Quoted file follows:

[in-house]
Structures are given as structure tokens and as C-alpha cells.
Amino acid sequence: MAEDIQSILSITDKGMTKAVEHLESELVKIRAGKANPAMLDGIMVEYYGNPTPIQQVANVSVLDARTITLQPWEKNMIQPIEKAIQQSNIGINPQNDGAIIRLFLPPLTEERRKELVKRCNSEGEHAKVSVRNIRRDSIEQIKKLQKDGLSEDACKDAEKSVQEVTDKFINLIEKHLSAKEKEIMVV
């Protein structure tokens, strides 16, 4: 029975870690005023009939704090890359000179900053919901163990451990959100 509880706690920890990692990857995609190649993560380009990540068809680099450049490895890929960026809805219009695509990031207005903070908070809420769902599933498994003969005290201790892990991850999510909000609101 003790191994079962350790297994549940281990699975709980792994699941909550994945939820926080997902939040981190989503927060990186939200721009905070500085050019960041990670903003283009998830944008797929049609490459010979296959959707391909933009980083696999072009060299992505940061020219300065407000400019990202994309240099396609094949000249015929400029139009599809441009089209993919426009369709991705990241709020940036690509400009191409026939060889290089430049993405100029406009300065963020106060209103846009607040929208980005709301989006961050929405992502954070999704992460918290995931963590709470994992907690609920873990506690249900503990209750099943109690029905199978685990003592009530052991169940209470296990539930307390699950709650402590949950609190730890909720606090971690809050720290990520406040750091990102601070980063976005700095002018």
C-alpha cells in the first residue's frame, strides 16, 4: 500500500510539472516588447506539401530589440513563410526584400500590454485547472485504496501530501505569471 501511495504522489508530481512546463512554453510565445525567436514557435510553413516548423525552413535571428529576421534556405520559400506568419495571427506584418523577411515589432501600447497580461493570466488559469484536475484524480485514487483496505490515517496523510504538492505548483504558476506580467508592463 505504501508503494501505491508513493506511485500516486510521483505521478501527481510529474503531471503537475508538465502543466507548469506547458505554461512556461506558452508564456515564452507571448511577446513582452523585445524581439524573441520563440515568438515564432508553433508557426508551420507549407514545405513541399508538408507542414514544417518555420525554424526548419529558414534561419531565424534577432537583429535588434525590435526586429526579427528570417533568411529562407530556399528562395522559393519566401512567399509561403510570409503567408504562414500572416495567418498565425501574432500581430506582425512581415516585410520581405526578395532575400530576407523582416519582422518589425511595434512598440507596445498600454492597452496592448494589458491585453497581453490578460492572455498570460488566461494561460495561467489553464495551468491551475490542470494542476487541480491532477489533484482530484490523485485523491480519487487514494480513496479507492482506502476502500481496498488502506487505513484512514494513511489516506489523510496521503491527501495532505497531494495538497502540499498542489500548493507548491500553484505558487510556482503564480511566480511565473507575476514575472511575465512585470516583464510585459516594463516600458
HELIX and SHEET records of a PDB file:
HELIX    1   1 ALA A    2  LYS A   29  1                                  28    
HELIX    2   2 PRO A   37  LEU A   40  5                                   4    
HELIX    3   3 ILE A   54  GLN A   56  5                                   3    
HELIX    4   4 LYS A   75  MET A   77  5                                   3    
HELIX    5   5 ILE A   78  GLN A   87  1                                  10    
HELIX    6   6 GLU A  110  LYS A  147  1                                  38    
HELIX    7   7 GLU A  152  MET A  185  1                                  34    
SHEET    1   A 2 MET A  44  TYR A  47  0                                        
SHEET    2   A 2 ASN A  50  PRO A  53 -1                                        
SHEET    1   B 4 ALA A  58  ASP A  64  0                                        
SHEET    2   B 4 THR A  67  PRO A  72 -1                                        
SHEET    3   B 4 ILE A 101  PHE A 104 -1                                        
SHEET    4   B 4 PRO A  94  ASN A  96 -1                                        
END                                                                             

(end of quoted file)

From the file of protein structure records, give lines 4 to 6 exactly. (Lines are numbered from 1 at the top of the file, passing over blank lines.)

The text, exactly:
């Protein structure tokens, strides 16, 4: 029975870690005023009939704090890359000179900053919901163990451990959100 509880706690920890990692990857995609190649993560380009990540068809680099450049490895890929960026809805219009695509990031207005903070908070809420769902599933498994003969005290201790892990991850999510909000609101 003790191994079962350790297994549940281990699975709980792994699941909550994945939820926080997902939040981190989503927060990186939200721009905070500085050019960041990670903003283009998830944008797929049609490459010979296959959707391909933009980083696999072009060299992505940061020219300065407000400019990202994309240099396609094949000249015929400029139009599809441009089209993919426009369709991705990241709020940036690509400009191409026939060889290089430049993405100029406009300065963020106060209103846009607040929208980005709301989006961050929405992502954070999704992460918290995931963590709470994992907690609920873990506690249900503990209750099943109690029905199978685990003592009530052991169940209470296990539930307390699950709650402590949950609190730890909720606090971690809050720290990520406040750091990102601070980063976005700095002018």
C-alpha cells in the first residue's frame, strides 16, 4: 500500500510539472516588447506539401530589440513563410526584400500590454485547472485504496501530501505569471 501511495504522489508530481512546463512554453510565445525567436514557435510553413516548423525552413535571428529576421534556405520559400506568419495571427506584418523577411515589432501600447497580461493570466488559469484536475484524480485514487483496505490515517496523510504538492505548483504558476506580467508592463 505504501508503494501505491508513493506511485500516486510521483505521478501527481510529474503531471503537475508538465502543466507548469506547458505554461512556461506558452508564456515564452507571448511577446513582452523585445524581439524573441520563440515568438515564432508553433508557426508551420507549407514545405513541399508538408507542414514544417518555420525554424526548419529558414534561419531565424534577432537583429535588434525590435526586429526579427528570417533568411529562407530556399528562395522559393519566401512567399509561403510570409503567408504562414500572416495567418498565425501574432500581430506582425512581415516585410520581405526578395532575400530576407523582416519582422518589425511595434512598440507596445498600454492597452496592448494589458491585453497581453490578460492572455498570460488566461494561460495561467489553464495551468491551475490542470494542476487541480491532477489533484482530484490523485485523491480519487487514494480513496479507492482506502476502500481496498488502506487505513484512514494513511489516506489523510496521503491527501495532505497531494495538497502540499498542489500548493507548491500553484505558487510556482503564480511566480511565473507575476514575472511575465512585470516583464510585459516594463516600458
HELIX and SHEET records of a PDB file: